How To Create A New Fossil Repository

How To Create A New Fossil Repository

The quickstart guide explains how to get up and running with fossil. But once you're running, what can you do with it? This document will walk you through the process of creating a fossil repository, populating it with files, and then sharing it over the web.

The first thing we need to do is create a fossil repository file:

$ fossil new demo.fossil
project-id: 9d8ccff5671796ee04e60af6932aa7788f0a990a
server-id:  145fe7d71e3b513ac37ac283979d73e12ca04bfe
admin-user: stephan (initial password is ******)

The numbers it spits out are unimportant (they are version numbers).

Now we have an empty repository file named demo.fossil. There is nothing magical about the extension .fossil - it's just a convention. You may name your files anything you like.

The first thing we normally want to do is to run fossil as a local server so that you can configure the access rights to the repo:

$ fossil ui demo.fossil

The ui command starts up a server (with an optional -port NUMBER argument) and launches a web browser pointing at the fossil server. From there it takes just a few moments to configure the repo. Most importantly, go to the Admin menu, then the Users link, and set your account name and password, and grant your account all access privileges. (I also like to grant Clone access to the anonymous user, but that's personal preference.)

Once you are done, kill the fossil server (with Ctrl-C or equivalent) and close the browser window.

The next thing we need to do is open the repository. To do so we create a working directory and then cd to it:

$ mkdir demo
$ cd demo
$ fossil open ../demo.fossil

That creates a file called _FOSSIL_ in the current directory, and this file contains all kinds of fossil-related information about your local repository. You can ignore it for all purposes, but be sure not to accidentally remove it or otherwise damage it - it belongs to fossil, not you.

The next thing we need to do is add files to our repository. As it happens, we have a few C source files lying around, which we'll simply copy into our working directory.

$ cp ../csnip/*.{c,h} .
$ ls
clob.c  clob.h  clobz.c  mkdep.c  test-clob.c
tokenize_path.c tokenize_path.h  vappendf.c  vappendf.h

Fossil doesn't know about those files yet. Telling fossil about a new file is a two-step process. First we add the file to the repository, then we commit the file. This is a familiar process for anyone who's worked with SCM systems before:

$ fossil add *.{c,h}
$ fossil commit -m "egg"
New_Version: d1296b4a08b9f8b943bb6c73698e51eed23f8f91

We now have a working repository! The file demo.fossil is the central storage, and we can share it amongst an arbitrary number of trees. As a silly example:

$ cd ~/fossil
$ mkdir demo2
$ cd demo2
$ fossil open ../demo.fossil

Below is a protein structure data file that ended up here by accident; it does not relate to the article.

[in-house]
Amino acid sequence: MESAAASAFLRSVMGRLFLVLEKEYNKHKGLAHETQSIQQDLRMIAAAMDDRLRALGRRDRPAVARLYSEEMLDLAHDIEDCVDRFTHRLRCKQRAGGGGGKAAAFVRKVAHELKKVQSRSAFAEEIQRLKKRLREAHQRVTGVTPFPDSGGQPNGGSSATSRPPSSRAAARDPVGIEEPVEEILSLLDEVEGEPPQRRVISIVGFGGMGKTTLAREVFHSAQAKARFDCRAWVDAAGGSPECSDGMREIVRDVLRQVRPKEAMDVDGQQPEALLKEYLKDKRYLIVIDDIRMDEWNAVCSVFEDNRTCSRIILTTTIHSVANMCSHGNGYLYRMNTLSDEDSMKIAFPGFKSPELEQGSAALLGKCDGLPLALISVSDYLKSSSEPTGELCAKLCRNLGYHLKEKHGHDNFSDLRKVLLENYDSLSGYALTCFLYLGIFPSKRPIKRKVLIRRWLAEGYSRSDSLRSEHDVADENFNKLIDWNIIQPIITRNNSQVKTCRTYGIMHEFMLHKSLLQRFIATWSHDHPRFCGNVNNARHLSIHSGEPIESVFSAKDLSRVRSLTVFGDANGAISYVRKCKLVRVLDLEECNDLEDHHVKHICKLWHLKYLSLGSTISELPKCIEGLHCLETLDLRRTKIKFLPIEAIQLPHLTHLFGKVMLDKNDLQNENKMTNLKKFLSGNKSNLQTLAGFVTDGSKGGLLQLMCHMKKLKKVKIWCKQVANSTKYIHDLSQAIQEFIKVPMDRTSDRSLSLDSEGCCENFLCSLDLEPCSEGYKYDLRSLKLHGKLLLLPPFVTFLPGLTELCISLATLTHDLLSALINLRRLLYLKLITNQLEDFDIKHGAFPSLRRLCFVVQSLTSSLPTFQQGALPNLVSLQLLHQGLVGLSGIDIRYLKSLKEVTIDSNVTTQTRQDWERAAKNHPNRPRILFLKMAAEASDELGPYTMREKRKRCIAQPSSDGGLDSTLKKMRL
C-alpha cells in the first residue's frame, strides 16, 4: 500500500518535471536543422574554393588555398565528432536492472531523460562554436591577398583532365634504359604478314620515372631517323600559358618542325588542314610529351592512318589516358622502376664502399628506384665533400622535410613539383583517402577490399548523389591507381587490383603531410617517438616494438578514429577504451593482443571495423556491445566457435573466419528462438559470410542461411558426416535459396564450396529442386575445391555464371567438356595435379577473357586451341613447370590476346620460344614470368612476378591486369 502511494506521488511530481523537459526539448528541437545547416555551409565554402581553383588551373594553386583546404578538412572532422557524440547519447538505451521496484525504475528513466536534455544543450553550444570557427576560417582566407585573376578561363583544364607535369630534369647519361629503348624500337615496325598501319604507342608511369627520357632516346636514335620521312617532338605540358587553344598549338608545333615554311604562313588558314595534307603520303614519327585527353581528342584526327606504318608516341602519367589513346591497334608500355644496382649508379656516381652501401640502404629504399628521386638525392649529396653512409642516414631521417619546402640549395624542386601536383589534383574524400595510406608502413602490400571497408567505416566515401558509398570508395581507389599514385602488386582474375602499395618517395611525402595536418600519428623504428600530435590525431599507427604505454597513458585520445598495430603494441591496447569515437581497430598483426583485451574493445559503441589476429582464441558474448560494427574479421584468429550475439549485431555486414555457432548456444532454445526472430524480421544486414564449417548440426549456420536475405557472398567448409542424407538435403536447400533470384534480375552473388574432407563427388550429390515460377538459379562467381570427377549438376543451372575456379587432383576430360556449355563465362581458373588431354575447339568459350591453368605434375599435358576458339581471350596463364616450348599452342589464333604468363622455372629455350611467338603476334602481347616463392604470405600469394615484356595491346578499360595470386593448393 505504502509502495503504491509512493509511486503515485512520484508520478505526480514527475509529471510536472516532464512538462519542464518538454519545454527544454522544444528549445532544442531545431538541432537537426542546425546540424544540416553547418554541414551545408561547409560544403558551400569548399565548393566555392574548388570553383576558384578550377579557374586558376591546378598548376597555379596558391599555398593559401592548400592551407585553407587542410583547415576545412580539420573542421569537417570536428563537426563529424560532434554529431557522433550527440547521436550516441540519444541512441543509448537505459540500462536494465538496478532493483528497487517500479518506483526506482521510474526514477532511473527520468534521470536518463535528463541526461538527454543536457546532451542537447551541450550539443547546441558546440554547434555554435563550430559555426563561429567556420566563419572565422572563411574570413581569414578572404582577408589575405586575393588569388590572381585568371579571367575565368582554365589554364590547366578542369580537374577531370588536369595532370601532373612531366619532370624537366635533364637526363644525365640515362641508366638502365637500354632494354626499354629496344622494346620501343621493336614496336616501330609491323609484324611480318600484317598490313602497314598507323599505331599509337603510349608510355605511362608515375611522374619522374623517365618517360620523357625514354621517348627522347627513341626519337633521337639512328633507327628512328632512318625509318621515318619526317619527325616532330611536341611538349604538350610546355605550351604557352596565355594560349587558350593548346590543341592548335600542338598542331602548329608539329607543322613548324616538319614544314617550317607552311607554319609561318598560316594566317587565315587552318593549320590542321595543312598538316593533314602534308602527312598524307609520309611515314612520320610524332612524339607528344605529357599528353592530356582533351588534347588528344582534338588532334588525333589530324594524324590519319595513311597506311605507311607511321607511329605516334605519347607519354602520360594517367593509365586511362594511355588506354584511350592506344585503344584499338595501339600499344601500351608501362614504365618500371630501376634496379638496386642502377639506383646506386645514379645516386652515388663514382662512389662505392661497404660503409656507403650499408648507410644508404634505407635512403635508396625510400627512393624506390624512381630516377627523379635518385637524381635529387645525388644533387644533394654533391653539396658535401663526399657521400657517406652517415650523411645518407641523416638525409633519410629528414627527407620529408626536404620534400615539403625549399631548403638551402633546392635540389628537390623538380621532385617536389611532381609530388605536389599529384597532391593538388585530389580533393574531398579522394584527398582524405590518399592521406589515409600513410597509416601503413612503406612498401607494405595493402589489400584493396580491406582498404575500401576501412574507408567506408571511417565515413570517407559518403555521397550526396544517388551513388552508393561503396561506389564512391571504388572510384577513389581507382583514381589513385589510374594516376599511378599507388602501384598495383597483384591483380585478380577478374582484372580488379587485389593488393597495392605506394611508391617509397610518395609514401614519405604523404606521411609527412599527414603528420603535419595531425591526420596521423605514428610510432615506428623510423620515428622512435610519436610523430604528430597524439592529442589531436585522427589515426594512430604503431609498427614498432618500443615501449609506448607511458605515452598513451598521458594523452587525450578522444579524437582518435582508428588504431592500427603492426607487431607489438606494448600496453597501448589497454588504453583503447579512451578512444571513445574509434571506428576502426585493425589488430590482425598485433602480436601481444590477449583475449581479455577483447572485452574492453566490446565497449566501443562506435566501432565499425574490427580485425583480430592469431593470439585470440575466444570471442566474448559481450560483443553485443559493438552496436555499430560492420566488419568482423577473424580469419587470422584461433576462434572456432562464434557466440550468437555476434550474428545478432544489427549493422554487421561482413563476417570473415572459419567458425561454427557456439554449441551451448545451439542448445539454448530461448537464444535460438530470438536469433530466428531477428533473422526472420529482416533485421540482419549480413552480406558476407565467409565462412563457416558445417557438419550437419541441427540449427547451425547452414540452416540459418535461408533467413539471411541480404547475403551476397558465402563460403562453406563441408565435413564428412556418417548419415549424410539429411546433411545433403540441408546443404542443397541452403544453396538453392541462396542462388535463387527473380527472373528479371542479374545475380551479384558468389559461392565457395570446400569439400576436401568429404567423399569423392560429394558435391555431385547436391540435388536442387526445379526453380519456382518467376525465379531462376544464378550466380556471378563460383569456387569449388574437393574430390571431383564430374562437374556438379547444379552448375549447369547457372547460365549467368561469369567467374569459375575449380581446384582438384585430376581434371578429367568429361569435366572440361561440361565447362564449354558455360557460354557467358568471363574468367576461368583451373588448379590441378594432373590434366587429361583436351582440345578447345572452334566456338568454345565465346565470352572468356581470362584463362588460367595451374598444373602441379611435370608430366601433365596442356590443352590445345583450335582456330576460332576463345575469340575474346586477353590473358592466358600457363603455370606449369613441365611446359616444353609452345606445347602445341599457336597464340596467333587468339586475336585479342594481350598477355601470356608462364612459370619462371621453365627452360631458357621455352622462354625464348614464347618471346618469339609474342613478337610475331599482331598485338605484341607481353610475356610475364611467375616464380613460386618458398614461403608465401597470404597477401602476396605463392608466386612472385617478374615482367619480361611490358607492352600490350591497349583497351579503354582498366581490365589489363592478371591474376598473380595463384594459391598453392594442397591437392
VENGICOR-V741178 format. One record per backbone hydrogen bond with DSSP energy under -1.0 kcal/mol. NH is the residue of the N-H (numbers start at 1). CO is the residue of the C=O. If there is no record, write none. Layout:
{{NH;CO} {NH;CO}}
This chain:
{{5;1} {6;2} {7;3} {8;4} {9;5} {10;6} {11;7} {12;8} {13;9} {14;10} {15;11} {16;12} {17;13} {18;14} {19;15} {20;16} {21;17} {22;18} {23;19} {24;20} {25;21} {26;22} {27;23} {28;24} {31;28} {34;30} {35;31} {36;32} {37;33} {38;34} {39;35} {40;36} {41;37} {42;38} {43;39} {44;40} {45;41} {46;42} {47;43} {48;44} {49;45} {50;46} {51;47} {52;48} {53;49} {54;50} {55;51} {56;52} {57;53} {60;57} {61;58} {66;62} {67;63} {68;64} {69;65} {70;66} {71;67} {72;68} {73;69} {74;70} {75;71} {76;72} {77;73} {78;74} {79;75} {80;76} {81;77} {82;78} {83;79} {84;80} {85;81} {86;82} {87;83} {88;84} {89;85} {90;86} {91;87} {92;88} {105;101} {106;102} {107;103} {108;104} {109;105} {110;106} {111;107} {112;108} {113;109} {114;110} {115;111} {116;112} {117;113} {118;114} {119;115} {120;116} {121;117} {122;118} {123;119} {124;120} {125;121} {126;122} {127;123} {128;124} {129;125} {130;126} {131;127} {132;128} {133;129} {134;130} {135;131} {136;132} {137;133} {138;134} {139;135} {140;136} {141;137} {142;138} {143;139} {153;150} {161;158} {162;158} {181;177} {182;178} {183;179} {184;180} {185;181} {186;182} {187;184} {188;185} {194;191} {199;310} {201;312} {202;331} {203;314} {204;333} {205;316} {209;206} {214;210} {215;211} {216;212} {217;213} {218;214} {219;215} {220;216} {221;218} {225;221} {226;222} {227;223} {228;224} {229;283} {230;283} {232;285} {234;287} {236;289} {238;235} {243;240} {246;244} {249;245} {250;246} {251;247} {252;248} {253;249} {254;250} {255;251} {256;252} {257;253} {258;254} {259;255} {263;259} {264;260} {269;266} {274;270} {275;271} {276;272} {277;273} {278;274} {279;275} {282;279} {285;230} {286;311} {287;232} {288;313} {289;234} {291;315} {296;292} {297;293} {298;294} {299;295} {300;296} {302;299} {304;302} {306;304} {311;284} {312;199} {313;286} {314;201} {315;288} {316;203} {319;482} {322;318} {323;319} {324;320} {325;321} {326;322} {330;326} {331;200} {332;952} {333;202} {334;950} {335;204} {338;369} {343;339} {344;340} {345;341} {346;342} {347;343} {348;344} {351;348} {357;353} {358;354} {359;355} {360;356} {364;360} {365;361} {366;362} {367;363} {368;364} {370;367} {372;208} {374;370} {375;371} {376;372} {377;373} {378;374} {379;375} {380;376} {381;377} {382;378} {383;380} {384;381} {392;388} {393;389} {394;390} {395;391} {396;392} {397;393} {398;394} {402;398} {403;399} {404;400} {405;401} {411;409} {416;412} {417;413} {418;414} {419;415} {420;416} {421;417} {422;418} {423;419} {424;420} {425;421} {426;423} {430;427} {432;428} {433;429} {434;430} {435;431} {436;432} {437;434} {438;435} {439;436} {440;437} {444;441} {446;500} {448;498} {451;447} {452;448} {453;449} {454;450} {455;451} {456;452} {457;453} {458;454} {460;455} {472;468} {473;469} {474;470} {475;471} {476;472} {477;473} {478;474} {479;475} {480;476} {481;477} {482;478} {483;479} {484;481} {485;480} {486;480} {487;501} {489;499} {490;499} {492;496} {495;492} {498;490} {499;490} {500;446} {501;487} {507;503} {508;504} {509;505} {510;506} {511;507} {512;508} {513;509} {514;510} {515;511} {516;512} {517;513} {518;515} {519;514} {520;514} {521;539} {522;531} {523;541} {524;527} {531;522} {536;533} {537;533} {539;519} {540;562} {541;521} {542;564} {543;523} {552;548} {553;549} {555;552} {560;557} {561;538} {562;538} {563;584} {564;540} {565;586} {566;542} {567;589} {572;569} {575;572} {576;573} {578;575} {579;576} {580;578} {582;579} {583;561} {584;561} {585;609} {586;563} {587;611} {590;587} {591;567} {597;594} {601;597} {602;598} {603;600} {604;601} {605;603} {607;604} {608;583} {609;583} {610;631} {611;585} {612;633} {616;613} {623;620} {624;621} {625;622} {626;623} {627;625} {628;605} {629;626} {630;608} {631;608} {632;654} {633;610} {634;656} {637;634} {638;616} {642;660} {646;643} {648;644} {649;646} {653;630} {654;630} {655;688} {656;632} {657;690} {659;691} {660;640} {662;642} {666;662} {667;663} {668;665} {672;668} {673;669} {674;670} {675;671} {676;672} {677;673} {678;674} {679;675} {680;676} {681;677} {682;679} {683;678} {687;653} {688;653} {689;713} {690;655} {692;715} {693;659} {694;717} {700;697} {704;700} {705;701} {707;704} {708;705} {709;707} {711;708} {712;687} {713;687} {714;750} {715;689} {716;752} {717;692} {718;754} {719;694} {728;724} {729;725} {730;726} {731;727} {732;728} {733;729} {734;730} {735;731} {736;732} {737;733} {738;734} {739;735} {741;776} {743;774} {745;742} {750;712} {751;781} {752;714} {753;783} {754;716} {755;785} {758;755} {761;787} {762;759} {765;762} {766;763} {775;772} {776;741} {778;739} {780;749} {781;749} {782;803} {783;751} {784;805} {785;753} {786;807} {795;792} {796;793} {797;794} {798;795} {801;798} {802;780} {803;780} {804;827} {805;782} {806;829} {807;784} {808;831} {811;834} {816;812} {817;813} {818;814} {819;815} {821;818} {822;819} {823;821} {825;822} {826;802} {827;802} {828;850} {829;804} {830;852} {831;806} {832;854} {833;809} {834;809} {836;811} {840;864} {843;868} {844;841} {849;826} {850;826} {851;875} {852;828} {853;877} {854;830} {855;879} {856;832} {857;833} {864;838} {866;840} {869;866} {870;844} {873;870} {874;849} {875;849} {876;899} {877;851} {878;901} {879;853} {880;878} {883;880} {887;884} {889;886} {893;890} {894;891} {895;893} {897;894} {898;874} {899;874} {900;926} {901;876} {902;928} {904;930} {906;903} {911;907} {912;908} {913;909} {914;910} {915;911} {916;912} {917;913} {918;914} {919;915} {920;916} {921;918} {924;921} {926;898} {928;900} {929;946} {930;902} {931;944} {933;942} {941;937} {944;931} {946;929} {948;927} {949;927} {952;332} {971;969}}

ADD clob.c
ADD clob.h
ADD clobz.c
ADD mkdep.c
ADD test-clob.c
ADD tokenize_path.c
ADD tokenize_path.h
ADD vappendf.c

You may modify the repository (e.g. add, remove, or commit files) from both working directories, and doing so might be useful when working on a branch or experimental code.

Making your repository available over the web is trivial to do. We assume you have some web space where you can store your fossil file and run a CGI script. If not, then this option is not for you. If you do, then here's how...

Copy the fossil repository file to your web server (it doesn't matter where, really, but it "should" be unreachable by web browser traffic).

In your cgi-bin (or equivalent) directory, create a file which looks like this:

repository: /path/to/my_repo.fossil

Make that script executable, and you're all ready to go:

$ chmod +x ~/www/cgi-bin/myrepo.cgi

Now simply point your browser to https://my.domain/cgi-bin/myrepo.cgi and you should be able to manage the repository from there.

To check out a copy of your remote repository, use the clone command:

$ fossil clone \

If you do not provide your password in the URL, fossil will interactively prompt you for it.

A clone is a local copy of a remote repository, and can be opened just like a local one (as shown above). It is treated identically to your local repository, with one very important difference. When you commit changes to a cloned remote repository, they will be pushed back to the remote repository. If you have autosync on then this sync happens automatically, otherwise you will need to use the pull command to get remote changes and the push command to push your local commits to the remote repository. You must of course have authorization to commit changes (access is configured via the Admin/Users page mentioned above).

You may always use the server or ui commands to browse a cloned repository. You can even edit create or wiki entries, etc., and they will be pushed to the remote side the next time you push data to the remote.